Liberating Memory: Art and the Partition of India

Artist Pritika Chowdhry is not afraid of confronting history. Her sculptural installations deal with our past as it really is: a living, ever changing story that is a force in the world. How we see and understand history is, after all, the way we believe our present to be. And this is nowhere more powerful than in Chowdhry’s Partition Anti-Memorial Project, a series of artworks dealing with the Partition of India and the Bangladesh Liberation War.

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Pritika Chowdhry's Partition Anti-Memorial Project : art as 'Counter Memory'

Chowdhry’s form is the anti-memorial. These are installations that do not reify our collective understanding of the past. Instead, they deconstruct and complicate this narrative. By first understanding the Partition of India, we can see how powerful the artist’s work is in presenting art that acts as a counter-memory — a term borrowed from Michel Foucault that reminds us how our recollections of the past are always being renegotiated, with possible alternatives vying for prominence.

Rather than giving us simple histories, Chowdhry’s anti-memorials take us deeper into these experiences. Her work undoes the hegemony of recognized memory and brings us in contact with those histories too long hidden. Her work reveals that the explanation peddled so far is a dim hint at a much larger web of contrasting viewpoints. Whose view is the one true history?

The History of the Partition of India

The Partition Anti-Memorial Project is a series of nine installations the artist has created for the Partition of India.

They also open to the greater history of 20th century partitions in general — when the relatively young nation-state repeatedly required new waves of secessions, communal violence, and war to make space for itself.

Unmaking the Monument

In Broken Column: The Monuments of Forgetting, Chowdhry presents latex and silicone casts of memorials across India dealing with colonial massacres, declarations of independence and the suppression of Bangladesh independence.

These casts give us architectural detail of these sites, what the artist calls a “skin” of the memorials. They are the flesh of a counter-memory — not unlike a tannery with hides hanging to be processed. It is an anatomy of a certain history, rendered not in the impressive artifice of stone, but the perishable material of skin. Her pieces in Broken Column (the name is a reference to Attia Hossain’s novel about Partition as seen through the eyes of a Muslim girl) show the violence that is not openly spoken of,
namely the use of rape as a weapon of war and the widespread sexual violence that women endured — a topic the original memorials are silent on.

Mass Migrations

The Partition of India in 1947 and the Bangladesh Liberation War some two decades later led to immense waves of human migration and displacement. Despite the millions displaced, there exists no memorial to these victims. In Silent Waters: The Uncounted, Chowdhry corrects this.

Silent Waters is made up of 101 black ceramic vessels in the shape of feet spread out as if from a crowd of people walking. The number refers to an auspicious amount of money to make in offering to a temple, per Indian tradition. The feet contain saltwater. Water is an important element in Hindu, Muslim and Sikh ceremonies and funerary rites. But saltwater is a bad omen, as when a village well turns salty. As the saltwater evaporates, the residue is all that remains — a poignant reminder of how
memories of trauma, if not brought into official histories, will pass with the death of the victims. Yet there is always a residue of these memories.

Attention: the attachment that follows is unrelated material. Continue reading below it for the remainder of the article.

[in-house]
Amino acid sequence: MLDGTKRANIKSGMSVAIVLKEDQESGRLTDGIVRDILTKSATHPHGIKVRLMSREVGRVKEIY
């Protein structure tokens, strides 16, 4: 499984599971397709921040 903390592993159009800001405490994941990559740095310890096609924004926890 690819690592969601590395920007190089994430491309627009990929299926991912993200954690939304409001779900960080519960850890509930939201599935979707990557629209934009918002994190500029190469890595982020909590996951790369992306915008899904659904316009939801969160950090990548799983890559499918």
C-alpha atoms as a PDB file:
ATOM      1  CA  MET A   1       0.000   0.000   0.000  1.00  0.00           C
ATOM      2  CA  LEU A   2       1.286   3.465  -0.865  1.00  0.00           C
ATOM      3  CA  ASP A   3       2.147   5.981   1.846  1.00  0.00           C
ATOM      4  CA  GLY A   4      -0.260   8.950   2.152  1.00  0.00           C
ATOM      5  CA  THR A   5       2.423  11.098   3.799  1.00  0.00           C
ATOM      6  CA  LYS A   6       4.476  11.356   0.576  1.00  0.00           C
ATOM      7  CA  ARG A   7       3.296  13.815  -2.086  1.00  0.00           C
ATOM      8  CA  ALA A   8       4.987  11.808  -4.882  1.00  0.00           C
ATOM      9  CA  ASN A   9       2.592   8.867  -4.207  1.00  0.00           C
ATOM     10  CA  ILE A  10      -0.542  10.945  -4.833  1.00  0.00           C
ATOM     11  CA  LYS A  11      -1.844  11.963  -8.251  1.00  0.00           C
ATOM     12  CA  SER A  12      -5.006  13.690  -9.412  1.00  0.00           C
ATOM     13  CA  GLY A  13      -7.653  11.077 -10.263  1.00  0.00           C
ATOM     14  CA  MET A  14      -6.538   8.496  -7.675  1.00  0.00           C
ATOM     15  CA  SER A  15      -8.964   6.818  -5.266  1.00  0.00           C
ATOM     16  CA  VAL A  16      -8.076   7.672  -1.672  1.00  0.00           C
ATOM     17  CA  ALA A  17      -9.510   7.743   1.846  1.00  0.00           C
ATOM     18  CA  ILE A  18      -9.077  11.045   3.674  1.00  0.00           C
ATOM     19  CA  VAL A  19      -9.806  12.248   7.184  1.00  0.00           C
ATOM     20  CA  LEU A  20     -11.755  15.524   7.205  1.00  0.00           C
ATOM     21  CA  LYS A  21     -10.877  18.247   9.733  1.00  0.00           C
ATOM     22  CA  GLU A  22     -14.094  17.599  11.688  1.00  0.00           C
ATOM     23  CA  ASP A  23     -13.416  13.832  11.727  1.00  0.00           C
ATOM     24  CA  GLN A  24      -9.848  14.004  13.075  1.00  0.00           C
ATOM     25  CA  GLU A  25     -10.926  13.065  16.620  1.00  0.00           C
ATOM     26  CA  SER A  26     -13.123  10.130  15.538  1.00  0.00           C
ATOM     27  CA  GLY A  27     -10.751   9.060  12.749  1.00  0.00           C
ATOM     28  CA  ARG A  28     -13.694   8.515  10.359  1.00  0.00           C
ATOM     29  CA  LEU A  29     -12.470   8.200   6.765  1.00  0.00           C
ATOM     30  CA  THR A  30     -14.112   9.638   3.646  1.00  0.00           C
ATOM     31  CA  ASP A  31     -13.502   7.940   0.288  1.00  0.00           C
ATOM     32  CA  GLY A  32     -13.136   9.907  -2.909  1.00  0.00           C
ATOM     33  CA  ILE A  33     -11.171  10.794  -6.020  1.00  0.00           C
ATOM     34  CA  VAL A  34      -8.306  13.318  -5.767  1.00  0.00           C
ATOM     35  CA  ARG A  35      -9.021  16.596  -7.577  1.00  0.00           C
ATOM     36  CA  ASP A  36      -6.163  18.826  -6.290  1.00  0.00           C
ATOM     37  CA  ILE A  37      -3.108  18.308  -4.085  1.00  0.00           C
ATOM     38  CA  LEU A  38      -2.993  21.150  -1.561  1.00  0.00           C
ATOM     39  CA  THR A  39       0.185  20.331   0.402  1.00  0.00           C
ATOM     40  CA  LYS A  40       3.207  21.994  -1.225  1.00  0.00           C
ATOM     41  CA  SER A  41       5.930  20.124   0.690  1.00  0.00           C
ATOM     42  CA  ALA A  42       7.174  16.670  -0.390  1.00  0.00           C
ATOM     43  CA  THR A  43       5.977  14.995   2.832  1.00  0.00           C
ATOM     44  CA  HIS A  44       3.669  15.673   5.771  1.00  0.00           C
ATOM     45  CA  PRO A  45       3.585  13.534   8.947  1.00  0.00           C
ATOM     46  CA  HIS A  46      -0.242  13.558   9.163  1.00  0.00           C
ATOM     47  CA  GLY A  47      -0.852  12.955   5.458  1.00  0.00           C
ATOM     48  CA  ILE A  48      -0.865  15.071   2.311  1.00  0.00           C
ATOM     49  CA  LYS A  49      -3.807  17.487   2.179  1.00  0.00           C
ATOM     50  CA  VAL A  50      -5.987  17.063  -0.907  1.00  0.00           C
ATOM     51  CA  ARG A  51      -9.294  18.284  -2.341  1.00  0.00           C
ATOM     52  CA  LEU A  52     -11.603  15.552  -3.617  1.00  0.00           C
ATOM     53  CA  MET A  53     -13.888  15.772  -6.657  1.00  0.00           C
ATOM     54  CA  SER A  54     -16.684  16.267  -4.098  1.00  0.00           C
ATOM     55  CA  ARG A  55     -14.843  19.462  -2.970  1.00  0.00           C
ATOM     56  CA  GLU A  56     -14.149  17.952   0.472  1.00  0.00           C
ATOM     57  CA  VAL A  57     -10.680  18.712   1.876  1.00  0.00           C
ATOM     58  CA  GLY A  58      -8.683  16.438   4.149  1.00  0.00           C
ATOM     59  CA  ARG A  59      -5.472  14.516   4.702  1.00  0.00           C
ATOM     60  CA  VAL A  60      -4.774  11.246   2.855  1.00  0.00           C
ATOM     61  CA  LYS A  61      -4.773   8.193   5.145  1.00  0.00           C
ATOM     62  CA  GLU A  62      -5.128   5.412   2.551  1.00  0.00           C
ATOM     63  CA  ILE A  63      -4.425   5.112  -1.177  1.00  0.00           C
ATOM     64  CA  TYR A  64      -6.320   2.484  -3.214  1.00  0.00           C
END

Who Draws the Borders?

The broader question of borders is interrogated in Chowdhry’s Remembering the Crooked Line: The Skin of the Nation. This effervescent installation combines clothing made out of textiles and animal products, hung to appear as if occupied by ghosts. Various game boards, including chess and pacheesi, are set up around the space.

Kites made from pig guts hang above the scenes, illustrated by the crooked lines of partitioned borders. Maps also appear on game boards and cloth panels that hang like drying clothes. Through multiple childhood games, the artist unites partitions from Ireland to Korea to India and beyond — while reminding us that children, that everyone, must go on living under political realities others have created. One can also hear girls sing Ring-a-ring-a-roses, along with the voices of their mothers, whose
somber tones contrast the children’s. Behind this, there are historic independence speeches from India, Pakistan, Israel and the Irish Republic. The movements of history loom over the personal moment of a childhood game.

The Beginning of a Century of Partition

Where did all of this violence come from? Chowdhry expands her view of partition, diving into the origins of the 20th century’s deep history of struggle in An Archive of 1919: The Year of the Crack-Up.

The installation features 14 spittoons, reservoirs of memories, engraved and enameled with the names and maps of events that came in a wave after the fighting of World War I — the Russian Civil War, the Irish declaration, and many others.

This is anchored by a depiction of the Martyr’s Well in Jallianwallan Bagh — a park where British soldiers fired on 5,000 peaceful demonstrators. Many chose to leap down the well to escape the bloodbath. Of the 2,000 dead, 150 were found drowned in the well. A ghost-like video montage loops through images of Jallianwallan Bagh — the alleyway British soldiers blocked, the bullet holes preserved in the walls, and depictions of Martyr's Well from cinema.

The Century of Partitions

In Bosnia and Herzegovina, Cyprus, Palestine, Ireland, Vietnam and Korea, the terrors of mid-century India and Pakistan (and later, Bangladesh) seemed to reappear. Chowdhry ties these experiences together lucidly in What the Body Remembers: The Invisible Women. In haunting sculpture, she highlights how in these wars of partition women so often suffer extreme sexual violence — a fact official memorials often elide.